The Beet Queen narrates the adventures of several characters of mixed Native American and European background from Louise Erdrich’s first novel, Love Medicine (1985), as they interact with Mary and Karl Adare. The novel illuminates the lives of these characters over a forty-year period.
The Beet Queen’s sixteen chapters fall into four parts. Most are recounted by a single character; some are told by several characters. The chapters include short scenes sketched by an omniscient narrator who seems more detached than the characters. Each chapter is dated to give the reader some sense of time, but the chapters are not chronological in the traditional sense. Told and retold by different characters, the events repeat, circle, overlap, and digress.
Erdrich centers her novel on the adventures of Mary Adare, whose father is dead and whose mother abandons her and her two brothers at a fair by flying off with a stunt aviator. After the baby brother is snatched by a recently bereaved father, eleven-year-old Mary and her older brother, Karl, take a freight train to see their Aunt Fritzie and her husband, Uncle Pete, who are butchers in Argus, North Dakota. On arrival, Karl is mysteriously drawn to a flowering tree, where he is attacked by a dog; he escapes by running back to the train and leaving town. Mary plods on to the butcher shop and is taken in by her aunt and uncle, although their daughter, Sita, resents her presence.
Mary shares Sita’s room, wears her clothes, steals Sita’s best friend, Celestine, and performs a miracle at their school. Sita, a pretty, vain, self-centered girl, longs to have her own apartment in the big city and become a model. When Fritzie develops lung trouble and she and Pete move to Arizona, Sita moves to Fargo to seek her fortune. Mary, who has been working at the butcher shop all along, hires Celestine to help her and...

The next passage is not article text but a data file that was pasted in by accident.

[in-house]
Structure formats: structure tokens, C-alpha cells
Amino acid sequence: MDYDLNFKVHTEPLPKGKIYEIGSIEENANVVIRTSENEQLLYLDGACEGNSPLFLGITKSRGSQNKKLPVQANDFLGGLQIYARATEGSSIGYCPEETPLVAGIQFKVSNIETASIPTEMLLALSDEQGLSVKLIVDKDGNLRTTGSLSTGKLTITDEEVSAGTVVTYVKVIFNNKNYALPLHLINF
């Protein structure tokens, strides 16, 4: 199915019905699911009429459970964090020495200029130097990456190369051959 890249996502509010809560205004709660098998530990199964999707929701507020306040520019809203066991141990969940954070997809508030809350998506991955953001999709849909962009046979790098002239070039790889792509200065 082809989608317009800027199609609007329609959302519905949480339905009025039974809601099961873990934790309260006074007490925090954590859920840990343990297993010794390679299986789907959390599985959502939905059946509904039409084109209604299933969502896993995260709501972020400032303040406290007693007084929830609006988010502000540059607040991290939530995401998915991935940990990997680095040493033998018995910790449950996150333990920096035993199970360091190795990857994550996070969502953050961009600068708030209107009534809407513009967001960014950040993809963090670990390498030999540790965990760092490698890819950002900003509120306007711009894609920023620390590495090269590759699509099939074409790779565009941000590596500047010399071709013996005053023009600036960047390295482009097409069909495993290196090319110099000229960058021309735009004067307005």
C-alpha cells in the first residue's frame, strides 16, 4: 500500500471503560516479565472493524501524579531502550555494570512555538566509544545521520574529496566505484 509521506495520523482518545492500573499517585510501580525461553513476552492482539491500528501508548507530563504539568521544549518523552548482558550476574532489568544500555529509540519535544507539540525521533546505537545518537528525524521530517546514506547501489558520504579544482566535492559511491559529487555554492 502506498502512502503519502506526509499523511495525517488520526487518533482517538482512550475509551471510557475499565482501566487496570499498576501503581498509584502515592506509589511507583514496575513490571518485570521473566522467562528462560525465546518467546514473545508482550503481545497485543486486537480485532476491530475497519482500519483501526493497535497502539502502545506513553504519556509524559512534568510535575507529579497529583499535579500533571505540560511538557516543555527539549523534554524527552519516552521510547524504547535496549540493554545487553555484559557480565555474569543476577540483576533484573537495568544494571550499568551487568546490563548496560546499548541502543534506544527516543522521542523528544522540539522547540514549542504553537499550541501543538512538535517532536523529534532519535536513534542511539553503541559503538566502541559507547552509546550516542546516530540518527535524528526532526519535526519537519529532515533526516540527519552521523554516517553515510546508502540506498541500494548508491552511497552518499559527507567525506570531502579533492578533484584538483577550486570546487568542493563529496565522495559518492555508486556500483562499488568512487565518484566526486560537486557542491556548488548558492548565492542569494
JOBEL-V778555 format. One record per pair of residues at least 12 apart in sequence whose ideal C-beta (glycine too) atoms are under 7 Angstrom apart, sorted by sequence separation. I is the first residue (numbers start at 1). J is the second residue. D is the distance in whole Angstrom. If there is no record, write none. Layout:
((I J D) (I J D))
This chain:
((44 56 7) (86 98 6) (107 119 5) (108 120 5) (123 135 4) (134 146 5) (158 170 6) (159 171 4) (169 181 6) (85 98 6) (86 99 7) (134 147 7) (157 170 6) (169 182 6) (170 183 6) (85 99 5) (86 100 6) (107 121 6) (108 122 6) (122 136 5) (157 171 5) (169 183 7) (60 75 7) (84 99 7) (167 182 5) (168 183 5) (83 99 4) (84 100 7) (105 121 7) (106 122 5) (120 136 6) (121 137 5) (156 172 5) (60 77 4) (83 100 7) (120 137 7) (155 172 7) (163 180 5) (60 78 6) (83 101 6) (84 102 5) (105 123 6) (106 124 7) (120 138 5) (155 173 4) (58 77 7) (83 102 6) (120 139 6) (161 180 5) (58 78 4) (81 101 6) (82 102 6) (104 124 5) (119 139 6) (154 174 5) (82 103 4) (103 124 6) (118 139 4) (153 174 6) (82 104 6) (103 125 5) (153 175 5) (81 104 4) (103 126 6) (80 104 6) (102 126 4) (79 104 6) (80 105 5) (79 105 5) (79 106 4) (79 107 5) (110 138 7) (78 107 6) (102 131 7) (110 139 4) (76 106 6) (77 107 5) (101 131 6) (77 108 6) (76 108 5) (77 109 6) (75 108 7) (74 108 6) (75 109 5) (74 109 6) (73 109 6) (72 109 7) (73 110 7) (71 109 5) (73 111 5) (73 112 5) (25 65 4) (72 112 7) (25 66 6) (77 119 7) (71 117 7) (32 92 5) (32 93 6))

(The entire section is 780 words.)
Louise Erdrich’s second novel, The Beet Queen, is centered in the fictional little town of Argus, somewhere in North Dakota. Unlike her other novels of people living on reservations, the characters in this story are mostly European Americans, and those Native Americans who exist have very tenuous ties to their roots and to the reservation that lies just outside the town. Racism, poverty, and cultural conflict are not in the foreground in this novel, which makes it different from most novels by Native American authors. Instead, European Americans, Native Americans, and mixed bloods are all in the same economic and cultural situation, and each of them is involved in a search for identity.
The prose in The Beet Queen is lyrical and finely crafted, as is evident in the description of Mary Adare, the novel’s central character. Abandoned by a mother who literally vanishes in the air, she builds her identity by developing a solid grounding. She is described as heavy and immovable, and she makes a home for herself in a butcher shop that is described as having thick walls and green, watery light coming through glass block windows. She has found an earthy den, which attaches her to the one thing that will never abandon her—the earth. Her brother, Karl, is her opposite. Thin, flighty, always moving, he is a European American who fits perfectly the archetype of the Native American trickster figure. He is the destroyer, lover of men and women,...
(The entire section is 402 words.)